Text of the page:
Having lived in a rural area since birth, the fabric of small town life and community is something I’ve come to observe more closely over the years. Comprising of more than just simple pleasures and modest living, there’s an inadequacy and attitude of complacency rife in my corner of the world that’s become hard to ignore. These undesirable qualities are prominent themes in writer and director Martin McDonagh’s latest feature, Three Billboards Outside Ebbing, Missouri, in which a grieving mother calls out local law enforcement via highly unconventional means for failing to catch the individual who brutally murdered her daughter months prior.
Anyone harbouring anger over an injustice or having been wronged by another will find characters in this film very relatable, especially its lead Mildred, played by Frances McDormand; a strong willed woman who’s pent up emotion spills over into drastic and questionable action. One of the biggest draw cards to Three Billboards for audiences has been the style of this abrasive drama, which arches back to the uncompromising era of 70s cinema when a film could encapsulate a relatively small place/situation and make it feel like nothing else matters, reconfiguring the centre of our universe for 90 minutes or more. Frances McDormand is at her best as Mildred, while Best Supporting Actor favourite Sam Rockwell is reprehensible as the blatantly incompetent sheriff deputy Dixon; two characters with more in common than they realise and significant to the films overall message. Woody Harrelson and Caleb Landry Jones also deliver notable performances as two of Ebbing’s kinder citizens.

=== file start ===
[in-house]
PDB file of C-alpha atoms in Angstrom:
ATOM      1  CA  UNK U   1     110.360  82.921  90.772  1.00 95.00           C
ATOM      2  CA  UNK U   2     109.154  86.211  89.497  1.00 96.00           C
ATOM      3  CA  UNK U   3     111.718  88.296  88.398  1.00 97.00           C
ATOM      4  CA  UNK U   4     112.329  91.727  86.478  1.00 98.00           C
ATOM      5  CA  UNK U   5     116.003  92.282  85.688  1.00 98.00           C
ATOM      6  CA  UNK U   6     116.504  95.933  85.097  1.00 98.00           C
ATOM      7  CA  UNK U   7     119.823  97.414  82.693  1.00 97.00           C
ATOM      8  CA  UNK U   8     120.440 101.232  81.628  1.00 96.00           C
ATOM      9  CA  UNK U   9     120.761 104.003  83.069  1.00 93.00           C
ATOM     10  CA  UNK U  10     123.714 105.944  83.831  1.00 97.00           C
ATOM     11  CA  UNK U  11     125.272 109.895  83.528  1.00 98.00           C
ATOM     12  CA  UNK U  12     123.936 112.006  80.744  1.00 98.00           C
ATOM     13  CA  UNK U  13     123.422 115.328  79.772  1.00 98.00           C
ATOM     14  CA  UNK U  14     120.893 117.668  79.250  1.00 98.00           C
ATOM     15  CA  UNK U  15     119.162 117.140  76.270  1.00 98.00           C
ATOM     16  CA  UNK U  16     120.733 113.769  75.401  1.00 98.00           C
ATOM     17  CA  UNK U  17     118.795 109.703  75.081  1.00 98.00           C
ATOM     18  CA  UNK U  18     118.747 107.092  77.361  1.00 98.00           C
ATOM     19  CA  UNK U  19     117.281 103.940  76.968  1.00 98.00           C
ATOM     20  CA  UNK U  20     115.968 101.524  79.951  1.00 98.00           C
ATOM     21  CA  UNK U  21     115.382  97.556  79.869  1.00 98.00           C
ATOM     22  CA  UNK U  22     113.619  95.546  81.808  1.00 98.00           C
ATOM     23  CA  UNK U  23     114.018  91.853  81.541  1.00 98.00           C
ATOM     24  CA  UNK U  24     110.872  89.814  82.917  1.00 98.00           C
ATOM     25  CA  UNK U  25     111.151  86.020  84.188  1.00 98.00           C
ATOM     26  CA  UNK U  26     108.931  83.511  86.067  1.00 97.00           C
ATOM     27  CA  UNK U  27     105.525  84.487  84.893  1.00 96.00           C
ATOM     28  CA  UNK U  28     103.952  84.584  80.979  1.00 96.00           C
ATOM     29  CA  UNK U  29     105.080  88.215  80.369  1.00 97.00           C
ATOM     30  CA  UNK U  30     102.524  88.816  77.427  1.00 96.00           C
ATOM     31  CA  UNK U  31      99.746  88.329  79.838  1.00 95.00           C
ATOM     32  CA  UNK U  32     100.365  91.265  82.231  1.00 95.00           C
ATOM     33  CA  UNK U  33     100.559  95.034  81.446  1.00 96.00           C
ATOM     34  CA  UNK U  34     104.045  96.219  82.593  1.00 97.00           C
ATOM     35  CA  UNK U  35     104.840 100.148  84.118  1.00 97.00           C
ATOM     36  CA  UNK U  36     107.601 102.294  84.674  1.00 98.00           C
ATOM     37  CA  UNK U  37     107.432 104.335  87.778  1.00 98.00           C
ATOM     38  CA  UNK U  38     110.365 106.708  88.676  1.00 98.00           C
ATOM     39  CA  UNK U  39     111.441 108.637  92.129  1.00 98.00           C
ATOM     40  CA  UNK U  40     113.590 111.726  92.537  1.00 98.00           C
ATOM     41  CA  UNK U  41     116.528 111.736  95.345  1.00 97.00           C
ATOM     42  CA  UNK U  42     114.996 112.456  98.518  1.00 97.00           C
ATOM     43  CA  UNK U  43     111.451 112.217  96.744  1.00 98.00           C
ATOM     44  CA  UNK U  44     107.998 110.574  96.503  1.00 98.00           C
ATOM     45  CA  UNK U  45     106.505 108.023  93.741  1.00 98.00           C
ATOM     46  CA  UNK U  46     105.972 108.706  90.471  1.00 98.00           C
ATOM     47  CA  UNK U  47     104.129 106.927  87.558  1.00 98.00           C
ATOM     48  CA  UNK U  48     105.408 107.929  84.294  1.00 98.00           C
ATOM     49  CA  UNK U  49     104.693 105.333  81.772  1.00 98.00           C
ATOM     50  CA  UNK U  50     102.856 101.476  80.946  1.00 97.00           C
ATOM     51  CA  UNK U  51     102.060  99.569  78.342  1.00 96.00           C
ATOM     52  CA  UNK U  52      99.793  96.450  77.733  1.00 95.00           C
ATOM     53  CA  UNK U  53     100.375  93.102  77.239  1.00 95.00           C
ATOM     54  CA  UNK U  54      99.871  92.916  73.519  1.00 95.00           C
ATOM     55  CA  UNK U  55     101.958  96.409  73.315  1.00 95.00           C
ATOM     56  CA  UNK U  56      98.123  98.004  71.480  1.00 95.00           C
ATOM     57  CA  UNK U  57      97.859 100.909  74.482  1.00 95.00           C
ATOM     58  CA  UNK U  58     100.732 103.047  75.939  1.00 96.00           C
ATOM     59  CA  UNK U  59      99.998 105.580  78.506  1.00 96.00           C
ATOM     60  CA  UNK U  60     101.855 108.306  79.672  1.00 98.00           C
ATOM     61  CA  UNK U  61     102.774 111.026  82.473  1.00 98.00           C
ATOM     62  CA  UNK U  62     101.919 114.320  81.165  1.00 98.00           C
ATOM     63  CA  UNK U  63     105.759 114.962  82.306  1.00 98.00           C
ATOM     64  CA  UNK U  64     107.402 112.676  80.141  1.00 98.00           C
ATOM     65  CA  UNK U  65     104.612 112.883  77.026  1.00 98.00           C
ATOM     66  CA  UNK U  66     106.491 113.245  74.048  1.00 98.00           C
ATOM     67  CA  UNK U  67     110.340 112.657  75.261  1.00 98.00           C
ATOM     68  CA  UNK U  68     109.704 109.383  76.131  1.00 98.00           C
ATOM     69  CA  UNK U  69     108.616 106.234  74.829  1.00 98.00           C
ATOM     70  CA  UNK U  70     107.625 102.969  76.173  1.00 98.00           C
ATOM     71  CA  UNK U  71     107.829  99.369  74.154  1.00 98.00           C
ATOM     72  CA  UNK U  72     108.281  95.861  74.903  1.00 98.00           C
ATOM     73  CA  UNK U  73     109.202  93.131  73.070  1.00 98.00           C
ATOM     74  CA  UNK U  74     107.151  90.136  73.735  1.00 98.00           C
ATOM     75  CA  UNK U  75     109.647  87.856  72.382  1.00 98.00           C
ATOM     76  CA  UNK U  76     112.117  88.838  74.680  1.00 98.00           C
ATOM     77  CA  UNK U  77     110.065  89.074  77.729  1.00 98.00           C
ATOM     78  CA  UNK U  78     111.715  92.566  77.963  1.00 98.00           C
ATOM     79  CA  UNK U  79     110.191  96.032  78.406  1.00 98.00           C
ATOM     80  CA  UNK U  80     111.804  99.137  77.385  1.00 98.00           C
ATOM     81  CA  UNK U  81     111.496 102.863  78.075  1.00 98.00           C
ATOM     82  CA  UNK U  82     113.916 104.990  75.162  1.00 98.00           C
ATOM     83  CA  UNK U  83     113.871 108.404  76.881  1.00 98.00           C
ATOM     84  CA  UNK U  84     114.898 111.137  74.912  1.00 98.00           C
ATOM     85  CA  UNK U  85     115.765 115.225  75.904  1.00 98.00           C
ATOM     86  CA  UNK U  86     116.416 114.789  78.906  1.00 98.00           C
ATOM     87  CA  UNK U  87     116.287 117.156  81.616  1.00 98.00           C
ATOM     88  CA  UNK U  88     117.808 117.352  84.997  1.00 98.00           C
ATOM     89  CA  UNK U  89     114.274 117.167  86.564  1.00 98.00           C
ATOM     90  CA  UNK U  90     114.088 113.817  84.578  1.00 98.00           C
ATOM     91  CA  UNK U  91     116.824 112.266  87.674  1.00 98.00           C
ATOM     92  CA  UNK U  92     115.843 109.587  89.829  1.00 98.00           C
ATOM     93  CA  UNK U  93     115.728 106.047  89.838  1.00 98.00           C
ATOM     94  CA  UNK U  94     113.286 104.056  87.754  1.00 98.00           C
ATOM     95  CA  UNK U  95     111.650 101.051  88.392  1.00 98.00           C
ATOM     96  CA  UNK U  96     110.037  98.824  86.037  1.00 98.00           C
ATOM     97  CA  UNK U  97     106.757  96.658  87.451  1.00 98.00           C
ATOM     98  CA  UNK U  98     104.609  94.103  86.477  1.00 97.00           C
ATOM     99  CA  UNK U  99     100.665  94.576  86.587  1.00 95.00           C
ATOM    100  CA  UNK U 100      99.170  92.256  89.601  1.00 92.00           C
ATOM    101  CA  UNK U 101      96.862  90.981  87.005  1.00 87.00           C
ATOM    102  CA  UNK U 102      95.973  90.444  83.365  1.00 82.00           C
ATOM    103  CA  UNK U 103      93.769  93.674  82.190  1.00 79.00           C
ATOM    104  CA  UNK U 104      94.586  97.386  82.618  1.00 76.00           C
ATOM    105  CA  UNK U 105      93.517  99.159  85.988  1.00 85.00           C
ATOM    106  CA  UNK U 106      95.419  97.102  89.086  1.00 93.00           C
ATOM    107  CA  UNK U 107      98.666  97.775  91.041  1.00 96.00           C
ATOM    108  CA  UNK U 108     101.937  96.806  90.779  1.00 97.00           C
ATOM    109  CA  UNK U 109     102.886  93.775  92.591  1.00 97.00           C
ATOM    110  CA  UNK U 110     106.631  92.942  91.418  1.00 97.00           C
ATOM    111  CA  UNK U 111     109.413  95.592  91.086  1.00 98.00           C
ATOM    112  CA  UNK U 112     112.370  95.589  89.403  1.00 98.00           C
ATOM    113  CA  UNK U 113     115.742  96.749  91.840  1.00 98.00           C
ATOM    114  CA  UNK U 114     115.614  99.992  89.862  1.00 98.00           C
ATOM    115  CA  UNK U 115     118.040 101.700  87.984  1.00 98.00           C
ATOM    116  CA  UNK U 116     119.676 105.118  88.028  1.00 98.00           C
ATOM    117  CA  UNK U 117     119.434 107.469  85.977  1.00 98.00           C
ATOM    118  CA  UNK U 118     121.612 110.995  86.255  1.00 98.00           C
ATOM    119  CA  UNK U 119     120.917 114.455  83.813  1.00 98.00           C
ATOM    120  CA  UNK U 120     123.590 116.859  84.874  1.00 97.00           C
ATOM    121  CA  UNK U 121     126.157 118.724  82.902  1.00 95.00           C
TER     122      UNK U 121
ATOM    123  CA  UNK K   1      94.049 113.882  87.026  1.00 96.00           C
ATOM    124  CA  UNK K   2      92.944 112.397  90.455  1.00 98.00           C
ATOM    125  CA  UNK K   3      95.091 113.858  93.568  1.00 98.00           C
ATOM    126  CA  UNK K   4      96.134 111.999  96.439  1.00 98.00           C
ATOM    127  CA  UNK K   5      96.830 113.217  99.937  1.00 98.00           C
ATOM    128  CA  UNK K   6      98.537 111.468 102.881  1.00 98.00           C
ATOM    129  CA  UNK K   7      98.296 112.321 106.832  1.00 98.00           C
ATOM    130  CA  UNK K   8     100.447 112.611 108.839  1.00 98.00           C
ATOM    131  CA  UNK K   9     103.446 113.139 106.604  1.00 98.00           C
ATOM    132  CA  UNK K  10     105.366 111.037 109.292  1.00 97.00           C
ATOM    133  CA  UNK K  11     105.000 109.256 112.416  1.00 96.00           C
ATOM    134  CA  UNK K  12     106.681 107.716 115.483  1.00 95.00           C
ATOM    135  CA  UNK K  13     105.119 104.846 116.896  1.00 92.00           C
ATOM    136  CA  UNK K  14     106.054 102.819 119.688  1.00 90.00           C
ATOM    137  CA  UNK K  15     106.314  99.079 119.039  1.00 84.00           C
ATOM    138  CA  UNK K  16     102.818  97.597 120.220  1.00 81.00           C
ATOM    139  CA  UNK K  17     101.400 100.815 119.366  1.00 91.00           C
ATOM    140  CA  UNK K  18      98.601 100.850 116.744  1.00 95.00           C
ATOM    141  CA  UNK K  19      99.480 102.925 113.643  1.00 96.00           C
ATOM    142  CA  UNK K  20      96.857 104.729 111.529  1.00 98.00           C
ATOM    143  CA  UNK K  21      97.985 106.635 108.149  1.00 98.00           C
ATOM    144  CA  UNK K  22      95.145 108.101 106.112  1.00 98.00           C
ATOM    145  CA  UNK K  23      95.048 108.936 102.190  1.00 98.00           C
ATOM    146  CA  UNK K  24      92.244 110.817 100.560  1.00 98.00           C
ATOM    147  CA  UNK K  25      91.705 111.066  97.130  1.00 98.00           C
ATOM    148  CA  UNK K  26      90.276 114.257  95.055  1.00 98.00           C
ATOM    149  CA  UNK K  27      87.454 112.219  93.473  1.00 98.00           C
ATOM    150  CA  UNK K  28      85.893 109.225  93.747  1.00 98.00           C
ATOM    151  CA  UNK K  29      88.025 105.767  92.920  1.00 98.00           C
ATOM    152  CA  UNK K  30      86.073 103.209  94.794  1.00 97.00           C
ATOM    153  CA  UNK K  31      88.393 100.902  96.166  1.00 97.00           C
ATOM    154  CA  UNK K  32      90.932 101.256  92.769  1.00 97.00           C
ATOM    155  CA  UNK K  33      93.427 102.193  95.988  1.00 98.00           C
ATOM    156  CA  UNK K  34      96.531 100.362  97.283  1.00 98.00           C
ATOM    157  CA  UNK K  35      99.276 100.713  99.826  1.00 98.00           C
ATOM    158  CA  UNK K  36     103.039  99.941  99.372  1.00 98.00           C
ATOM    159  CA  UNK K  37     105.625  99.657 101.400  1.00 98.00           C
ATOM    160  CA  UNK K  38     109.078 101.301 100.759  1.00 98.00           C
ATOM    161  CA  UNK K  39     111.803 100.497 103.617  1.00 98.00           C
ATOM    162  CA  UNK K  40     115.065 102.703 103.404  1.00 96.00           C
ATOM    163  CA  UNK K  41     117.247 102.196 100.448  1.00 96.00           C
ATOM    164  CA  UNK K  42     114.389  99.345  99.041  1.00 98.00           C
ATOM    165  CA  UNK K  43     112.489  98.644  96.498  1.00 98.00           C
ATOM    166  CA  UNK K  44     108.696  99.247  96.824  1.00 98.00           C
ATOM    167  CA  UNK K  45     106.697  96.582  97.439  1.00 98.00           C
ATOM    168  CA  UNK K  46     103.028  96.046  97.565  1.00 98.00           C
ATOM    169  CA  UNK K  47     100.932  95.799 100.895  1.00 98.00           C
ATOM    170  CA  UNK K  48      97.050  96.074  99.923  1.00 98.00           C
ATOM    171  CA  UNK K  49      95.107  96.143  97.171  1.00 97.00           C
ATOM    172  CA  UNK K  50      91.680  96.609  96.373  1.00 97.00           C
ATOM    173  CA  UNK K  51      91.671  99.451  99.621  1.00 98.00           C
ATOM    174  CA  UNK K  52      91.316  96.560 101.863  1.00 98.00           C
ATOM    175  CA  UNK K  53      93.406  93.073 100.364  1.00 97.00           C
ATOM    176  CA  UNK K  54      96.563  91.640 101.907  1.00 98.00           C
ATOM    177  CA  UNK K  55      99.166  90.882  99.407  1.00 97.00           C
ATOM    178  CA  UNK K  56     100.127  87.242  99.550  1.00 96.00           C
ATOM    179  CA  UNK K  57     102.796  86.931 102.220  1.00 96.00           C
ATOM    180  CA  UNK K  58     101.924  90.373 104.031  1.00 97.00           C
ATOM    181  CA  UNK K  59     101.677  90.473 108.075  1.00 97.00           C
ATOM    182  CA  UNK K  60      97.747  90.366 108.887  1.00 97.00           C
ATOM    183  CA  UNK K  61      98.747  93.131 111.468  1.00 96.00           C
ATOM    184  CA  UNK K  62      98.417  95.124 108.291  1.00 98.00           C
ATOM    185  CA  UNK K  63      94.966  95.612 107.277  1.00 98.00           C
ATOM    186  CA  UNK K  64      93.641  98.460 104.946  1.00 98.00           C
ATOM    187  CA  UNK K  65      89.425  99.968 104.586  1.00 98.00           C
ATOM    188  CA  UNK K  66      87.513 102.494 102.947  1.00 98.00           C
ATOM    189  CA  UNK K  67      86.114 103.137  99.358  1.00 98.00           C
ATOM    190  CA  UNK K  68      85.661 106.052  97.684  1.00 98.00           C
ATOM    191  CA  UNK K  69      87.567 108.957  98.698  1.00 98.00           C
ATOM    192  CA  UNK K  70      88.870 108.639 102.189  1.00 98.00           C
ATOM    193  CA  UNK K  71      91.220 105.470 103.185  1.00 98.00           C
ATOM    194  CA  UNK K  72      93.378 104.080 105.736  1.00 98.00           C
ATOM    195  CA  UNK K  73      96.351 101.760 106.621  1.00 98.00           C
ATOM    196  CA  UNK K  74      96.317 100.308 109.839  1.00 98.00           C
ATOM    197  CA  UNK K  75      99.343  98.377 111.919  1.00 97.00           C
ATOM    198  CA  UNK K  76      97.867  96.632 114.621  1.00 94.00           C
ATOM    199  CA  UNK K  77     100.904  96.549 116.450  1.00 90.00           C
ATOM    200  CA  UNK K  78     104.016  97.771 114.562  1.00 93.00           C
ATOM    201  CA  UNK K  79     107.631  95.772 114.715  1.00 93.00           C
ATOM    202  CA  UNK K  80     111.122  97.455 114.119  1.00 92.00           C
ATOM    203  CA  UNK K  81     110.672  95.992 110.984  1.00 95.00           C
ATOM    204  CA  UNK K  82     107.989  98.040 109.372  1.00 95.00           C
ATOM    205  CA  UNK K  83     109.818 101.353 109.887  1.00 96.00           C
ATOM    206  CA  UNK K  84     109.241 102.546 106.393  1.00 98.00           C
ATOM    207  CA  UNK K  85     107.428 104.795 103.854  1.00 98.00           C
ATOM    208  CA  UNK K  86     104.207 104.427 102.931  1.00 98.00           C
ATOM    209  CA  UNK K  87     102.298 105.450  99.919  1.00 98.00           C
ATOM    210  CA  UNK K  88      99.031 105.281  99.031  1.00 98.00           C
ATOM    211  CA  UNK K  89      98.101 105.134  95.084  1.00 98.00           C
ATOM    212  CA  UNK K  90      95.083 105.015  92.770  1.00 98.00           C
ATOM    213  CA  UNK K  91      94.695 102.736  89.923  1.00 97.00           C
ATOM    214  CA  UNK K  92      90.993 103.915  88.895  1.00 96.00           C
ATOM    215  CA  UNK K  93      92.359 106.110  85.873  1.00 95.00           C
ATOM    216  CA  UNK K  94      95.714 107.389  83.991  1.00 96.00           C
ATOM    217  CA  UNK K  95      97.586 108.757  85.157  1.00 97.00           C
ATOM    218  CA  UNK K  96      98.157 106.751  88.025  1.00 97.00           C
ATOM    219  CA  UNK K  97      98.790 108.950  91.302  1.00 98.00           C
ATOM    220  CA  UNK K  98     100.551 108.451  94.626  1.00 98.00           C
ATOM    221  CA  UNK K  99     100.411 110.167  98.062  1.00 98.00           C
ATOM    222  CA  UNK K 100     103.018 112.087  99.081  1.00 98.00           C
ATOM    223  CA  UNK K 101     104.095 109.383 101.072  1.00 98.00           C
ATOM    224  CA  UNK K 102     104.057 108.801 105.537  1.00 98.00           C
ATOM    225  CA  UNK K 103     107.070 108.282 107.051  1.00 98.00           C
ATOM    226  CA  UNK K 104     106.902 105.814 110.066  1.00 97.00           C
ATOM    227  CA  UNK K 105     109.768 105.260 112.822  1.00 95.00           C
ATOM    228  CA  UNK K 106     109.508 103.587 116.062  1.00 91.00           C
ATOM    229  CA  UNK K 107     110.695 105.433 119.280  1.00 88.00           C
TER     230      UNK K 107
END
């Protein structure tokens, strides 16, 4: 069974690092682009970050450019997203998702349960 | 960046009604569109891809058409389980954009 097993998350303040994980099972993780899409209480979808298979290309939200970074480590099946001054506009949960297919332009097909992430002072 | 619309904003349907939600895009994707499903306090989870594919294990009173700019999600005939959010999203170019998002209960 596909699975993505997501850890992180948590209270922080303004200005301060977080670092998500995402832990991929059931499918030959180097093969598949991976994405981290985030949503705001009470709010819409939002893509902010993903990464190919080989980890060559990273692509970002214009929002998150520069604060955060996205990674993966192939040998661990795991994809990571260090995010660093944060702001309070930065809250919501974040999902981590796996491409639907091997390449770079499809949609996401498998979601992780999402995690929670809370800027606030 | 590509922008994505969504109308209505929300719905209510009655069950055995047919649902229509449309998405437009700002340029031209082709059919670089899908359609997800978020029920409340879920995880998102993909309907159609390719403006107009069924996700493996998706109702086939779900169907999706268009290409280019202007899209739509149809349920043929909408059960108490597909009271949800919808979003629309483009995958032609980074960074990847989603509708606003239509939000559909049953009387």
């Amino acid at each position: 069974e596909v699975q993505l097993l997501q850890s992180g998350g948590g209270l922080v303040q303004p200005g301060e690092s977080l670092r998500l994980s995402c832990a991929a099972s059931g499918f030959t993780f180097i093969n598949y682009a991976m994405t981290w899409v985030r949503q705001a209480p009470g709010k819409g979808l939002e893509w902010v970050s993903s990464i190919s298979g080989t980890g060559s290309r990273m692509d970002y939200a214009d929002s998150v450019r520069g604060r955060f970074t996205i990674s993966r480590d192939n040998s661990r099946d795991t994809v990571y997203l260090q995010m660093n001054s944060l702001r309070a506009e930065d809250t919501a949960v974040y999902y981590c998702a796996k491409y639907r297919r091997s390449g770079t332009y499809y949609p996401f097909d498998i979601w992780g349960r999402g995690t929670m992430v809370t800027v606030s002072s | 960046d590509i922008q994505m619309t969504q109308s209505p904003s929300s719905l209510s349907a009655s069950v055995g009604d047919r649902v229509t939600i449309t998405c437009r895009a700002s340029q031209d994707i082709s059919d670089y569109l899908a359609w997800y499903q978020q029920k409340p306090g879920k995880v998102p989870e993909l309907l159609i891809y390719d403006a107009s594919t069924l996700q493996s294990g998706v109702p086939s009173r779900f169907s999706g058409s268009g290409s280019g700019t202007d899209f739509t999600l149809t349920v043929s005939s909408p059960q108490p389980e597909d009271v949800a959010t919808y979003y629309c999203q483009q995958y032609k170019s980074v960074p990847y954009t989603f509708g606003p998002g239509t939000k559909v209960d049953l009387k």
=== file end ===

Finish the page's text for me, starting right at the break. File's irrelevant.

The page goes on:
Trips to the cinema has been frequent this past month and with one more on my list, I doubt it will eclipse Three Billboards Outside Ebbing, Missouri which is deserving of all the overwhelming positive praise, it’s that good!
THREE BILLBOARDS OUTSIDE OF EBBING, MISSOURI
(2017, dir: Martin McDonagh)